As an intern at the Institute for Child Development at SUNY Binghamton, Noor Syed sat down with a child diagnosed with autism. Syed said the child was a big kid who scared others because he had a tendency to engage in aggressive behavior.
Syed, now the clinical director of Lehigh’s Autism Clinic, pointed to the three colors on the table in front of them and asked the child to point to the color red.
The child looked down, scanned the field, pointed to the correct color and looked back up at Syed — he knew he had gotten it right.
“Yes! You did it, that is red!” Syed shouted, proud of the task that was undoubtedly difficult for the child.
Though she was only a junior in college, Syed knew this work was her calling.
“That was the pivotal moment,” Syed said. “Seeing that connection that he had made and being able to be that person to deliver that praise, and seeing how happy it made him.”
As a daughter of a Pakistani man and a Filipino woman, Syed is first-generation in the United States. The concept of special needs is not spoken about as much in the countries where her parents are from. Her cousin from Pakistan had a developmental disability, but Syed was always told that he was “dropped on his head” as a child.
Unfortunately, after getting experimental brain surgery in the U.S that proved ineffective, her cousin was no longer the same.
“After that experiment, he lost some language,” Syed said. “He used to look up when I came into the room and I have memories of us laughing together and watching television together when I was a kid. After the operation, any skills that he had were gone and that was really heartbreaking to see.”
As Syed grew up and became more familiar with her cousin’s disability, she became motivated to get involved in special education and to help individuals and families affected by developmental disorders.
After graduating magna cum laude from Binghamton, Syed went on to complete her doctoral dissertation at Teachers College, Columbia University and became a board-certified behavior analyst-doctoral, licensed behavior analyst and a New York state-certified general and special education teacher, for students through the sixth grade.
Syed was working as an assistant professor of special education at Manhattanville College when a close colleague of hers mentioned that Lee Kern, a professor and the director of the Center for Promoting Research to Practice at Lehigh, was planning to open an autism clinic and was on the search for a clinical director.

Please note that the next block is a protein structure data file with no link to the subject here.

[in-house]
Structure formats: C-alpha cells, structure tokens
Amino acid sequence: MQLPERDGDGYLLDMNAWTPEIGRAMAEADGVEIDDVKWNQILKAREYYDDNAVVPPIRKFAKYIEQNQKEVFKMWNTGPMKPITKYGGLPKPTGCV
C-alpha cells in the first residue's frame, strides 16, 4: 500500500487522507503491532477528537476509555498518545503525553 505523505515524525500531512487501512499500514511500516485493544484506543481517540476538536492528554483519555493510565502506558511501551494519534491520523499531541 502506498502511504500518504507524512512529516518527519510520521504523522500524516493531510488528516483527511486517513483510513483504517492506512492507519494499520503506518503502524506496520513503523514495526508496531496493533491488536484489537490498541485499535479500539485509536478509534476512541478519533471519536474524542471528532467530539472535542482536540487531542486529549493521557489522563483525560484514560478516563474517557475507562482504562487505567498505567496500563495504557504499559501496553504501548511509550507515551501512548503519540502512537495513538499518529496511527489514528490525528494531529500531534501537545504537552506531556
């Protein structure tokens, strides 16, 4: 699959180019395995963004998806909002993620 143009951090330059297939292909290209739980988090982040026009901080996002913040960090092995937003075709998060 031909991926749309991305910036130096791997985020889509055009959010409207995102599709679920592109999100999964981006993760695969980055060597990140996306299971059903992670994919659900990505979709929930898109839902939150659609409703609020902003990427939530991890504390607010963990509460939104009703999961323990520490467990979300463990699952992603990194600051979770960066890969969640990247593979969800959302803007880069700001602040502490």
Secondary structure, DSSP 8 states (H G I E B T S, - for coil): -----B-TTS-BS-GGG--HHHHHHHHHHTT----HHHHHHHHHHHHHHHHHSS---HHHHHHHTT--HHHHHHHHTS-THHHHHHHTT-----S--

Through that connection, Syed and Kern began corresponding and Syed decided to come up to see the clinic before ultimately making the move.
Kern said Syed was more than a perfect fit for the position.
“We interviewed quite a few people but she was by far the most competent, having a lot of great experience and knowledge about working with children with autism,” Kern said. “We were really fortunate to be able to attract her to Lehigh.”
Elise Settanni Brown, a first-year graduate assistant in the clinic, said Syed has been instrumental in helping her build up confidence in her own decision-making throughout her journey of becoming a behavior analyst.
“She’s very insightful and is an amazing mentor in this process of learning how to be a behavior analyst,” Brown said. “She’s really been phenomenal in being able to bring about that critical thinking in myself and other students in the ABA program and helping us feel that sense of confidence that we can do it.”
In addition to serving as clinical director at the Lehigh Autism Clinic, which opened this July, Syed also teaches an intensive practicum course on applied behavioral analysis for graduate students.
Syed said her favorite part about her work is definitely interacting with the children in the clinic.
“There’s that special something about being on the floor with the kids and tickling them and having them ask for things in language, which can be very difficult for a lot of them,” Syed said. “I love being able to work with the kids, I adore it.”